Confessions of a Weary Church Planter – Paul Jones Guest Blogger

I’m tired, and so are my friends.

Over the past few months, I’ve spoken with many pastors and church planters. Most say they are tired, trying to find a new way forward and don’t want to return to pre-pandemic ministry forms.

I am currently planting a new church and feel much like my friends.

Reflecting on their statements and my current situation, and I have concluded that ministry is like playing chess. In the game, we are the chess player, and the pieces are the people we are trying to use to win the match.

Chess teaches you to think strategically. And, strategy is vital to ministry, and of course, we need people to partner in ministry. But they are more than pawns to move around a board.

I see the issue in my own life. We pastors are trained to approach people as chess pieces to fulfill our agendas. We approach people with a plan to accomplish the gospel mission. But, in our Western culture, we often approach the task to satisfy our own ego needs rather than for the love of Jesus.

We find ourselves using people instead of loving them.

How did we get here?

The church planting mantra says the current models of church are failing, so you need to start a new one. Planting new churches is the only way to reach the lost because the unchurched in your town reject the existing churches. If we are not careful, we aspire to lead as a superhero pastor rescuing a community from dying churches. It feeds the ego—the person who arrives to save the city because no one else can do it.

I confess this has been a guiding force amid my church plant.

Though I think it is not the intention of any church planting organization or denomination to create this culture. It is simply a by-product of attempting something good but with a poor agenda. We end up manipulating people for our purposes.

Here are some questions to ask about your ministry agenda as a planter or long-time pastor:

  • How does the person going through a rough divorce find hope in Jesus?
  • What does the Gospel mean to the poor?
  • Are we ministering to depressed people or those recently released from prison?
  • What value does our church add to the single parent working two jobs while raising a family?
  • How do we help the young couple trying to figure out parenthood?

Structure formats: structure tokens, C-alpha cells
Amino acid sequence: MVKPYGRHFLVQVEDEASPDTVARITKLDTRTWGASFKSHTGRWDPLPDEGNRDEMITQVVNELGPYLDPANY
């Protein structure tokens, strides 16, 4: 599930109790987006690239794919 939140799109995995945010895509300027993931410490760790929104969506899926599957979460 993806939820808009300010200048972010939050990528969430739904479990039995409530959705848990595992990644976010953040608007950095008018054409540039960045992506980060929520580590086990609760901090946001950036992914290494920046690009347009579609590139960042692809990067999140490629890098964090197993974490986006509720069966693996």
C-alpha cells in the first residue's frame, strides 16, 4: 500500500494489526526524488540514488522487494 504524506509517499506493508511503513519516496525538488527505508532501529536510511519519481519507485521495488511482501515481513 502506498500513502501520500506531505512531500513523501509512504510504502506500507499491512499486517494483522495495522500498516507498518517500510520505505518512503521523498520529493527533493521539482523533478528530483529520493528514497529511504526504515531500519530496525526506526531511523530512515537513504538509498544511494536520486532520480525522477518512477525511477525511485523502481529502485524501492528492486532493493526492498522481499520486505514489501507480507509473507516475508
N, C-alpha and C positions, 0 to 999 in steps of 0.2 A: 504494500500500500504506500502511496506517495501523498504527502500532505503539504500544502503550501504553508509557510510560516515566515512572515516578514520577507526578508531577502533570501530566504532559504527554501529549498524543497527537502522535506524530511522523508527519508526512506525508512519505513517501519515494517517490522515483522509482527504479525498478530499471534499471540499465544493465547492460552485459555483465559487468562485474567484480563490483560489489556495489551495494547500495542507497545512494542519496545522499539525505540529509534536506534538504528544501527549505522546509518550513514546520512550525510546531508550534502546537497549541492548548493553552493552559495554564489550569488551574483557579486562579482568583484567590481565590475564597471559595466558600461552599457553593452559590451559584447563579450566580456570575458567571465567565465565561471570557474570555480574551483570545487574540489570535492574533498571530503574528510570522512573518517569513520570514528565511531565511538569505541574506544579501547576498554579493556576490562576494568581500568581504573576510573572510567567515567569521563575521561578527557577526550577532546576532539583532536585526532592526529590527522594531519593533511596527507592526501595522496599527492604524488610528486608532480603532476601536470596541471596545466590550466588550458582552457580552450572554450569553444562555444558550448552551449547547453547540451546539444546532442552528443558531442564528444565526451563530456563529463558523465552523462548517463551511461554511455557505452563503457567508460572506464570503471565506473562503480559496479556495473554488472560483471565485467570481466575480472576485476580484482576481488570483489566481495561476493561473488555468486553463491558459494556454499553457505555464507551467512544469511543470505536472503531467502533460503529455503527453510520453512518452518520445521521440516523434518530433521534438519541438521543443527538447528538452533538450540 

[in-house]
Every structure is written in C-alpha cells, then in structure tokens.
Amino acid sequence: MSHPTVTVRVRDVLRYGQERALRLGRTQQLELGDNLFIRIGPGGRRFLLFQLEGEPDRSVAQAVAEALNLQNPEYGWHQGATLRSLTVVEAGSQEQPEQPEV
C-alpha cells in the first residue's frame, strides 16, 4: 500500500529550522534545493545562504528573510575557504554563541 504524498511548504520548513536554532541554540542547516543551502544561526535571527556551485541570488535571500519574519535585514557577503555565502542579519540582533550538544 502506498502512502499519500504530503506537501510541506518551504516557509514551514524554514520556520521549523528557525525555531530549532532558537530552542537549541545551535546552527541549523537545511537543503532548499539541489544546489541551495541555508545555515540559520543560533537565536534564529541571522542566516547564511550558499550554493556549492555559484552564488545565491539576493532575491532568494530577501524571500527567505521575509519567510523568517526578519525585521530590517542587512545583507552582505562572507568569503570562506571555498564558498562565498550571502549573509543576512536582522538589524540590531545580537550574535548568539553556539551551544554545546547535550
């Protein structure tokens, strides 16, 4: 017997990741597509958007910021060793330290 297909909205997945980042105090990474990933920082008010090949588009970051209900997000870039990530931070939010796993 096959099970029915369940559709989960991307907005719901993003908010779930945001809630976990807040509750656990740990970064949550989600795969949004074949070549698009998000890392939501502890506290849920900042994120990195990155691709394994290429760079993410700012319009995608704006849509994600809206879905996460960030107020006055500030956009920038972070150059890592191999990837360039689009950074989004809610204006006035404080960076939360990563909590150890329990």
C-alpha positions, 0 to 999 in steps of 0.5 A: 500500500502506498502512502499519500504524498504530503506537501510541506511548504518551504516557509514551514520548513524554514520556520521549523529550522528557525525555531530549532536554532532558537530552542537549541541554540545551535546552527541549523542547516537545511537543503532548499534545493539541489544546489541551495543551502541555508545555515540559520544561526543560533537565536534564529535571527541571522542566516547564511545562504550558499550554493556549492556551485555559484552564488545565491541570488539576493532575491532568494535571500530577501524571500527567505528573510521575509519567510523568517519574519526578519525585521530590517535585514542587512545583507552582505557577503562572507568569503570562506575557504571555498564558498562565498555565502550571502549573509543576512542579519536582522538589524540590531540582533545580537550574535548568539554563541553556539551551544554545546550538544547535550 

• What do we offer for the owner of a struggling company?
  • Does our church support the retired couple who feel that the world no longer values them?
  • How does the Gospel we preach add meaning to people in the everyday rhythms of life?
  • Does Jesus’ mission statement in Luke 4:18 drive your strategy and tactics?

Where do your church and mine fit into all of this?

I think the solution is in our metaphor of chess. Instead of using people as pawns to fulfill our mission, we play the role of a bishop. We strategize toward releasing our people to utilize their spiritual gifts as a collective. We abandon the hero role for that of heromakers. We live less as leaders and more as individual followers of Jesus.

We’ll find a strategy that works in the post-pandemic era if we position ourselves better than we have.

The church that emerges cannot be about us as leaders. I confess that church has been about me for too long, but I believe together the kingdom of God can be on earth as it is in heaven.

NOTE: Paul Jones is busy planting the Foundry Church in Lincoln, Alabama. After successfully rescuing three dying congregations he’s launched as an intentional bi-vocational planter. He chose this route because it allows the church to grow around relational clusters (beginning with a neighborhood barbecue) rather than a marketing posture.



1 thought on “Confessions of a Weary Church Planter – Paul Jones Guest Blogger”

  1. Thank you for the integrity inherent in this post. All of us in church leadership need to continually evaluate not only our goal, but our vision and our methods to ensure that they are consistent with Jesus’ mission. Our goal in ministry has to be reconciliation to Jesus, and the methodology has to be shepherding (whether the sheep are lost or in the fold) rather than processing.

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